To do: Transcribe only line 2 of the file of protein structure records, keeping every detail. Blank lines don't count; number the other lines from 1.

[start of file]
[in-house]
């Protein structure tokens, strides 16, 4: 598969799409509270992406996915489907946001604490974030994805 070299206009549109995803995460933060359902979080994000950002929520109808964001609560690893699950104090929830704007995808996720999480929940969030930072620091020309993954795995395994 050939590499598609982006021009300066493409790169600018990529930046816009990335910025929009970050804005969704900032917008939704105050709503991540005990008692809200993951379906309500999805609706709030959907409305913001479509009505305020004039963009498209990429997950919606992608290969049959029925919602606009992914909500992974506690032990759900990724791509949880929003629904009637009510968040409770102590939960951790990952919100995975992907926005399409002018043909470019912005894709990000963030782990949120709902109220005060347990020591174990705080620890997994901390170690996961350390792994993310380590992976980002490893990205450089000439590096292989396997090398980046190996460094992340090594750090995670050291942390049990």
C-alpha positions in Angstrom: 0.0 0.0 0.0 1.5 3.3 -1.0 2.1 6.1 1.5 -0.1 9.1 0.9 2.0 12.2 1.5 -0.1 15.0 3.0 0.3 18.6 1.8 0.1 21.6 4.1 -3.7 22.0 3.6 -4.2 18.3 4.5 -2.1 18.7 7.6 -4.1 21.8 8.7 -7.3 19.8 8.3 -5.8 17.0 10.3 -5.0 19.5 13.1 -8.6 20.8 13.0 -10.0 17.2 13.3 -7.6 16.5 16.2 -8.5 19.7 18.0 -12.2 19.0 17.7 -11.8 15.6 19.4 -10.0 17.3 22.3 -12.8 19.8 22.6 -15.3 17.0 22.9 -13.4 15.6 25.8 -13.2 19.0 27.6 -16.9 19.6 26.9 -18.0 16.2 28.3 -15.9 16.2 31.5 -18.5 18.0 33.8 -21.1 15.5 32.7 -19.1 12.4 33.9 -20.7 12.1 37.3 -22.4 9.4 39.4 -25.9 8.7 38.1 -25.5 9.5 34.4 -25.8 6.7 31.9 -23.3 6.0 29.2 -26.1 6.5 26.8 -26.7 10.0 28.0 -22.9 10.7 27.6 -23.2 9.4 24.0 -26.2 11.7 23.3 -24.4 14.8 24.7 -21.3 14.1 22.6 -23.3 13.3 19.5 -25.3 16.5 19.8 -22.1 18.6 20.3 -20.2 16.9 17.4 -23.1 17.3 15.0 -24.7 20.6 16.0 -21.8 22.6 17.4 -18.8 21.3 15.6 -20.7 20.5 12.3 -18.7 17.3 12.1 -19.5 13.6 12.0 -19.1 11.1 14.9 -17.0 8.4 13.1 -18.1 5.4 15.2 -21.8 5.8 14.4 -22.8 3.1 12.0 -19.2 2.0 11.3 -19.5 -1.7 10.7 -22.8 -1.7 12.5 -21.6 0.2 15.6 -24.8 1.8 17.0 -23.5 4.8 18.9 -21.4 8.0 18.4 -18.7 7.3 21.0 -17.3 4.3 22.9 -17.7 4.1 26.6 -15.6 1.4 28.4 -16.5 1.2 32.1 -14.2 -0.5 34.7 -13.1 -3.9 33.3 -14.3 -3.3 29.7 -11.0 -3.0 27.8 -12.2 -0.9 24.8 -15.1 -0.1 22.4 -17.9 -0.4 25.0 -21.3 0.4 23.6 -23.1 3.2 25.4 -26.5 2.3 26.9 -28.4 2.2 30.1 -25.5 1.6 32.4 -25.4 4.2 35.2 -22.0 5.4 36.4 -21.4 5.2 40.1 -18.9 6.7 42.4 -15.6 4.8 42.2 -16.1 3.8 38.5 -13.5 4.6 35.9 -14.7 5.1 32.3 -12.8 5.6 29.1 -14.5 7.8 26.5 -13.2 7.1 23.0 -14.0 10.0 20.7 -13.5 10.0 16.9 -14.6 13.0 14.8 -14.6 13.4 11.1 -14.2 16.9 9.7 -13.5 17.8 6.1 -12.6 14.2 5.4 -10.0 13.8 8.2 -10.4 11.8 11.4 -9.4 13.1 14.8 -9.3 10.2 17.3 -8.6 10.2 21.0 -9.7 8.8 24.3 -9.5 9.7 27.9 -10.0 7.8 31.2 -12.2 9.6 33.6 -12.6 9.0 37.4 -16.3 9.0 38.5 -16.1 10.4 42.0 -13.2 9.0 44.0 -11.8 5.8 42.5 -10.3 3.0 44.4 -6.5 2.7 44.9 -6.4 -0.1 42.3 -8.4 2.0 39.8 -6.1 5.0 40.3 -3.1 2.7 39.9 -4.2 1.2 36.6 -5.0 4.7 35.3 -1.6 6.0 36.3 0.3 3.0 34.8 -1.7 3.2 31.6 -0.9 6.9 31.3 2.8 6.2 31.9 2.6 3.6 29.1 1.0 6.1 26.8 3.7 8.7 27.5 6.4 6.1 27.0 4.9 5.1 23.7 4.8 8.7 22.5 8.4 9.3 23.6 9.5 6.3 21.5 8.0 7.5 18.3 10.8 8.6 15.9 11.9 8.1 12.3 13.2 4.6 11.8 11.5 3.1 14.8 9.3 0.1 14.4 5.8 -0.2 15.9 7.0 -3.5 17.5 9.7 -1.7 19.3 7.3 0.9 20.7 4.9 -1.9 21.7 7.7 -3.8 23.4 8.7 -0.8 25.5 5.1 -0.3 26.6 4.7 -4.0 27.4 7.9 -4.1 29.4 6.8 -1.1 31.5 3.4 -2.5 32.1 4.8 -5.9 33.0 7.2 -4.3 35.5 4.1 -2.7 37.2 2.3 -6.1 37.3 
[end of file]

């Protein structure tokens, strides 16, 4: 598969799409509270992406996915489907946001604490974030994805 070299206009549109995803995460933060359902979080994000950002929520109808964001609560690893699950104090929830704007995808996720999480929940969030930072620091020309993954795995395994 050939590499598609982006021009300066493409790169600018990529930046816009990335910025929009970050804005969704900032917008939704105050709503991540005990008692809200993951379906309500999805609706709030959907409305913001479509009505305020004039963009498209990429997950919606992608290969049959029925919602606009992914909500992974506690032990759900990724791509949880929003629904009637009510968040409770102590939960951790990952919100995975992907926005399409002018043909470019912005894709990000963030782990949120709902109220005060347990020591174990705080620890997994901390170690996961350390792994993310380590992976980002490893990205450089000439590096292989396997090398980046190996460094992340090594750090995670050291942390049990």